Editor's note: Versha Pleasant, M.D., MPH (Residency 2020), is a clinical assistant professor of obstetrics and gynecology who specializes in cancer genetics and breast health. Before entering medical school, Pleasant completed an HIV/AIDS Program Management Fellowship for the Centers for Disease Control and Prevention (CDC) in Rwanda and was later recruited to the CDC in Cote d'Ivoire to continue her work in HIV/AIDS among vulnerable populations. She completed her obstetrics and gynecology residency and cancer genetics fellowship at Michigan Medicine. She is deeply interested in health disparities, particularly in breast cancer and genetic testing barriers facing Black women. Pleasant wrote the following essay in summer 2020 in the aftermath of George Floyd's murder. She originally composed it as a letter to her son, who was 2 years old at the time.
I'm on the highway driving home from work at the hospital, and I'm Black. I'm wondering what could be the first to cause my asphyxiation: COVID-19 or the police.
I am an obstetrician/gynecologist who practically never wears her white coat. My day-to-day work involves gynecologic surgery, cesarean sections, and deliveries on our labor ward — none of which are at all conducive to maintaining its pristine, crisp white appearance. It would immediately meet the insult of blood, amniotic fluid, and the like, thereby rendering its upkeep entirely too time intensive for a resident. However, my white coat still goes with me wherever I go.
As I'm driving home, I am thinking of George Floyd, Breonna Taylor, Ahmaud Arbery, Emmitt Till, Trayvon Martin, Eric Garner, my Black husband, my Black son. I'm enraged, overwhelmed, tired, frustrated, scared, anxious. I glance over at the passenger seat. My white coat sits next to me like a bored commuter, never leaving the car, not having moved very much from its spot for the past four years of my training. It hangs not on the back of the seat, but rather, in reverse, draped over the front of the seat. Its lapel with my name and degrees are visible to whomever may happen to be looking into the driver seat window and needs some quick reassurance that I am not a threat. Perhaps it will matter when I need it to. Perhaps it will save my life. Or maybe it will do nothing. Maybe my permanent driving companion will offer no protection on a day when, for whatever reason, my black skin becomes too offensive for me to continue to live.
Earlier that day, I was reflecting on the images I witnessed on TV while awaiting the start of my surgical case, as George Floyd's trachea becomes compressed under the knee of a Minnesota police officer. Eight minutes and 46 seconds. I had to turn away because I felt like I was going to throw up. I focused on my own breathing to suppress the salty taste in the back of my throat and pondered how long it would take to end my life with a knee on my neck. And if it takes eight minutes for a literal knee on the neck to end a life, how long would it take a figurative knee to have detrimental consequences on a person's existence? Can a "knee on a neck" disguise itself as an opportunity denied, another pass up for a promotion, a medical diagnosis overlooked or undertreated? We decided to go another direction … This is not a good fit for you… We don't take students from that neighborhood at this school … Each represents a stifling and suffocation of hope and possibility.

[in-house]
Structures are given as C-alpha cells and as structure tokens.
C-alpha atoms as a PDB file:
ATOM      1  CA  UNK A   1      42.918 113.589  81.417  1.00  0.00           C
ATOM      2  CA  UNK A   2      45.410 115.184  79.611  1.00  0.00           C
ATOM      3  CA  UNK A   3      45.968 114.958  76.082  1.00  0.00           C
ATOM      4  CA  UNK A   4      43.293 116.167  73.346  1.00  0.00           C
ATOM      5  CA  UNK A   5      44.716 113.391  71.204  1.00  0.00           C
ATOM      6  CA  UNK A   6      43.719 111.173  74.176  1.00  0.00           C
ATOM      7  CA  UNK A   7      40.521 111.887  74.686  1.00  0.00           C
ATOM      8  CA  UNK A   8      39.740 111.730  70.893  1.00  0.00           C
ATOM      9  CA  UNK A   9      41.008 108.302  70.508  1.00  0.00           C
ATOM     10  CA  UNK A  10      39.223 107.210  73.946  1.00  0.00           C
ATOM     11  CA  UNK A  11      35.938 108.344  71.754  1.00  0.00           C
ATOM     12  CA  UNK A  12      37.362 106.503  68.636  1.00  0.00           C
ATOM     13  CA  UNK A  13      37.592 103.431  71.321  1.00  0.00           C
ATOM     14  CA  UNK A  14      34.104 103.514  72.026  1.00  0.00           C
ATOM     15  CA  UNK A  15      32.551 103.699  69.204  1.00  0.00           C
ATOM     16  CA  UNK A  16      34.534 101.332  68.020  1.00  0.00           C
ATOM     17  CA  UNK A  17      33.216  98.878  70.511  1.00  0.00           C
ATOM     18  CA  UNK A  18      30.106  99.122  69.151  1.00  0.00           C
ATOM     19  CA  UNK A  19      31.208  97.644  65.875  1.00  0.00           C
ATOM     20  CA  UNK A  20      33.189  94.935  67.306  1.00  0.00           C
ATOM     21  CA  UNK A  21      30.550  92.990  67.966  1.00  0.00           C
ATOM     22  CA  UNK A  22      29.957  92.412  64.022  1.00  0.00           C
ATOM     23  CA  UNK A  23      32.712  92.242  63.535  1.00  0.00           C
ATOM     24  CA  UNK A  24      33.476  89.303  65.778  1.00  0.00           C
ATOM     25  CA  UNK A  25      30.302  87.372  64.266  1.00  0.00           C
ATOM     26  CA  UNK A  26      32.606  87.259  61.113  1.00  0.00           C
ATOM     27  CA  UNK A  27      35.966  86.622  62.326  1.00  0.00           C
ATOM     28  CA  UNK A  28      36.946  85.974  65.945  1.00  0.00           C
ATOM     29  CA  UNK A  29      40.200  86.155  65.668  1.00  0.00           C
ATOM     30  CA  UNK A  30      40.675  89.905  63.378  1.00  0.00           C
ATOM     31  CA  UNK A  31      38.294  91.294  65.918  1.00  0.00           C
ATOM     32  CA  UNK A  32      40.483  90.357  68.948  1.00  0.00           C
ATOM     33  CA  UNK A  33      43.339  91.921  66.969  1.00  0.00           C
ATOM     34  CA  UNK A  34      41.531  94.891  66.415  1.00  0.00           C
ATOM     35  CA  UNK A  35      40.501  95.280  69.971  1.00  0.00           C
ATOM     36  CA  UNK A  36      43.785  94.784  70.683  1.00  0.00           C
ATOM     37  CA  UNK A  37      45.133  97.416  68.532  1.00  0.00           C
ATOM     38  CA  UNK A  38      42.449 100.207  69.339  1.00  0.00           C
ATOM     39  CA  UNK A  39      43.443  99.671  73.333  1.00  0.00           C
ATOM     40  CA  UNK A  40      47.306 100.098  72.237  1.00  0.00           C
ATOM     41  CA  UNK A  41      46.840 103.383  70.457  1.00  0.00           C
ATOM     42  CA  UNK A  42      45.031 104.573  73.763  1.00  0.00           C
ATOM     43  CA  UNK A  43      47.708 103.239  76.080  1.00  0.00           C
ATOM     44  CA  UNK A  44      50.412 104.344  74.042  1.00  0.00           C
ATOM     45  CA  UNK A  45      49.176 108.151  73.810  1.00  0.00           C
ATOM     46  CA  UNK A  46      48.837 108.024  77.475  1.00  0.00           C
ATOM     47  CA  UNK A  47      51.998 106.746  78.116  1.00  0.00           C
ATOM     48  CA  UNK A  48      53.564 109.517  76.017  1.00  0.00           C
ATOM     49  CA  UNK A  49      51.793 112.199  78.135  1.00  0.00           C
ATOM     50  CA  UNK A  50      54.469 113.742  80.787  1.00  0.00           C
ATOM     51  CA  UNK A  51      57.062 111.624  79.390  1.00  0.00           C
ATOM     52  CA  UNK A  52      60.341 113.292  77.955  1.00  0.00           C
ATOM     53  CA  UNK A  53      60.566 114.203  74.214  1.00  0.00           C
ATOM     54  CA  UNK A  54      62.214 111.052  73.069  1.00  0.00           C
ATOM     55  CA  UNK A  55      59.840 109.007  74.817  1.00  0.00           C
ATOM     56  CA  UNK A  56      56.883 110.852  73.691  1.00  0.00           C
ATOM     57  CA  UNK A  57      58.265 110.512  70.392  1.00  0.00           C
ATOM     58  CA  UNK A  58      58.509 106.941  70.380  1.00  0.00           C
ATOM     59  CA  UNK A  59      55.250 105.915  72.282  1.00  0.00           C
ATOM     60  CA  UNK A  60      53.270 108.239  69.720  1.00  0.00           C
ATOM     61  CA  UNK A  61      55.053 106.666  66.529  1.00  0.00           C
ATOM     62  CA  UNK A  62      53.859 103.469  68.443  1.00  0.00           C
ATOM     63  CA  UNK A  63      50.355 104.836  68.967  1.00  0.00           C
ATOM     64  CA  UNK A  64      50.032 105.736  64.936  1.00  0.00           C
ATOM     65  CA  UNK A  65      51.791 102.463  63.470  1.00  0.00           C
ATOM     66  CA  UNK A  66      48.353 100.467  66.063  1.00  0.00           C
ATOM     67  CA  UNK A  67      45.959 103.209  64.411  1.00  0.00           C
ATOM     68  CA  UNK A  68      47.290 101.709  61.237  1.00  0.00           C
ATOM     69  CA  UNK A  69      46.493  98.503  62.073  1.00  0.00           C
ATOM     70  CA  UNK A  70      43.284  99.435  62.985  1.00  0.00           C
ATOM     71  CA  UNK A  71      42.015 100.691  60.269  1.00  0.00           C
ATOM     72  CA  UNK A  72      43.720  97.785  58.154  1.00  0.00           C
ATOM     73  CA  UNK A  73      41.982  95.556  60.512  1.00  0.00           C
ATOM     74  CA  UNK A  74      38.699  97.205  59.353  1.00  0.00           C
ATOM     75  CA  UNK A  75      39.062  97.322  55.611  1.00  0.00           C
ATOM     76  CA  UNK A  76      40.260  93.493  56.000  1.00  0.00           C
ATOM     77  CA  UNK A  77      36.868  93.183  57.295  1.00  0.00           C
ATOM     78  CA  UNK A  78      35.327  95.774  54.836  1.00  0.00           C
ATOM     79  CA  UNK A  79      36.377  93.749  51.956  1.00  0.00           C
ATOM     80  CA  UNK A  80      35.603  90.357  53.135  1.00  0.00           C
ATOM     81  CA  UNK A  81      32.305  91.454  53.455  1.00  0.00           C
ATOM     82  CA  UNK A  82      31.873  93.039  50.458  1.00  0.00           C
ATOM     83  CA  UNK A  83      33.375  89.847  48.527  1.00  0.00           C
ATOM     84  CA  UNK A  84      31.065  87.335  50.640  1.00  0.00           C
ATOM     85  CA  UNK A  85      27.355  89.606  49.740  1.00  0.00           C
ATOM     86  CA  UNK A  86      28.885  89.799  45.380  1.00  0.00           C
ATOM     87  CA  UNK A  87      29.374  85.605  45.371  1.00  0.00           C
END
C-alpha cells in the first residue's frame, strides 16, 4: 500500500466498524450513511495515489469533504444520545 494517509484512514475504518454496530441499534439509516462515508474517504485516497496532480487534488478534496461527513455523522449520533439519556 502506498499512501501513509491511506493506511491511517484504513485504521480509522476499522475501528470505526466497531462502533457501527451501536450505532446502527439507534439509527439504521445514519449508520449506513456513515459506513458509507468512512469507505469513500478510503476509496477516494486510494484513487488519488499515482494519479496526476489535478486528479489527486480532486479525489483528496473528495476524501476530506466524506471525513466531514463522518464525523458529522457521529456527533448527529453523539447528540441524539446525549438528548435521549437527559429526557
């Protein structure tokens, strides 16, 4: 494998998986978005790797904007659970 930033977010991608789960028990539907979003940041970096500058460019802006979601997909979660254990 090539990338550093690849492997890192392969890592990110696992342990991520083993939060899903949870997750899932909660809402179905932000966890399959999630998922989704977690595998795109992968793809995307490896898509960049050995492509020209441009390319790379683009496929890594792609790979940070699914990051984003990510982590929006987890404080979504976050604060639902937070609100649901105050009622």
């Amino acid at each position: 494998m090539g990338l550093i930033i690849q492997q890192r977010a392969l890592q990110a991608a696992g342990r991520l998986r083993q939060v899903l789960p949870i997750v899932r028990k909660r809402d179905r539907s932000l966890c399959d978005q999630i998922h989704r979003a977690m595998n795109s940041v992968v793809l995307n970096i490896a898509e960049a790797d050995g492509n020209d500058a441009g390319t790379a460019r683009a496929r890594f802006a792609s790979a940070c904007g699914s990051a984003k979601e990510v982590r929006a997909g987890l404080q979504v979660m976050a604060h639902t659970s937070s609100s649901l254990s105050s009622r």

I remind myself of the popular COVID-19 phrase — "we are all in this together" — which now only feels like smoke and mirrors. When I see George Floyd pleading for help, I am acutely aware of the two separate realities in which we live in America. Blacks are dying from COVID-19, and Blacks have been dying from racism. There is always a knee on our necks. It is just that some you can visually capture on a smartphone and others you cannot.
I can feel the tears well up in my eyes, and I try not to cry in order to see the road clearly. My mind wanders to my Black son. His caramel complexion, deep dimples, curly afro, and enthusiasm for life consistently attract passersby of all ages and backgrounds. Your son is so handsome! What a precious boy…. He is so cute! One day, an elderly white woman approached him and couldn't help but grab his arms and hands in sheer joy. I remember wondering at what point would she begin seeing my cute, adorable son as intimidating, aggressive, threatening? When would the transition occur, when she crosses the street as she sees him approaching, when she pulls her purse closer when he walks by, when she calls the police because he looks suspicious? When will I be the crying mother on TV?
I cannot hold it in anymore, and the tears fall. My field of vision blurs for a few moments. In the background, my audio playlist blares Tupac Shakur's rendition of the 80s song by Bruce Hornsby and the Range. I see no changes … All I see is racist faces … That's just the way it is … Some things will never change … The irony of the lyrics is piercing. I've listened to this song hundreds of times, but the words have now become overwhelming and linger in the air like an ominous prediction.
I reflect on the duality in which I live. When asked what I do for a living, I am reluctant to tell strangers that I am a doctor. The immediate response of white people is usually shock, as I witness their perceptions about me dramatically change in real time. The expression on their faces immediately softens and they give a silent sigh of relief that says: Ok, we're safe … I am now acceptable. What I want to tell them is that my social worth preceded my recitation of the Hippocratic oath; it began — just like everyone else's — the moment I was born.
And yet, my white coat sits with me in the car as my permanent chaperone. I hate that it's there. I hate what it represents. But I remind myself that it hangs in the passenger seat not because I need it every day, but because, one day, I may need it.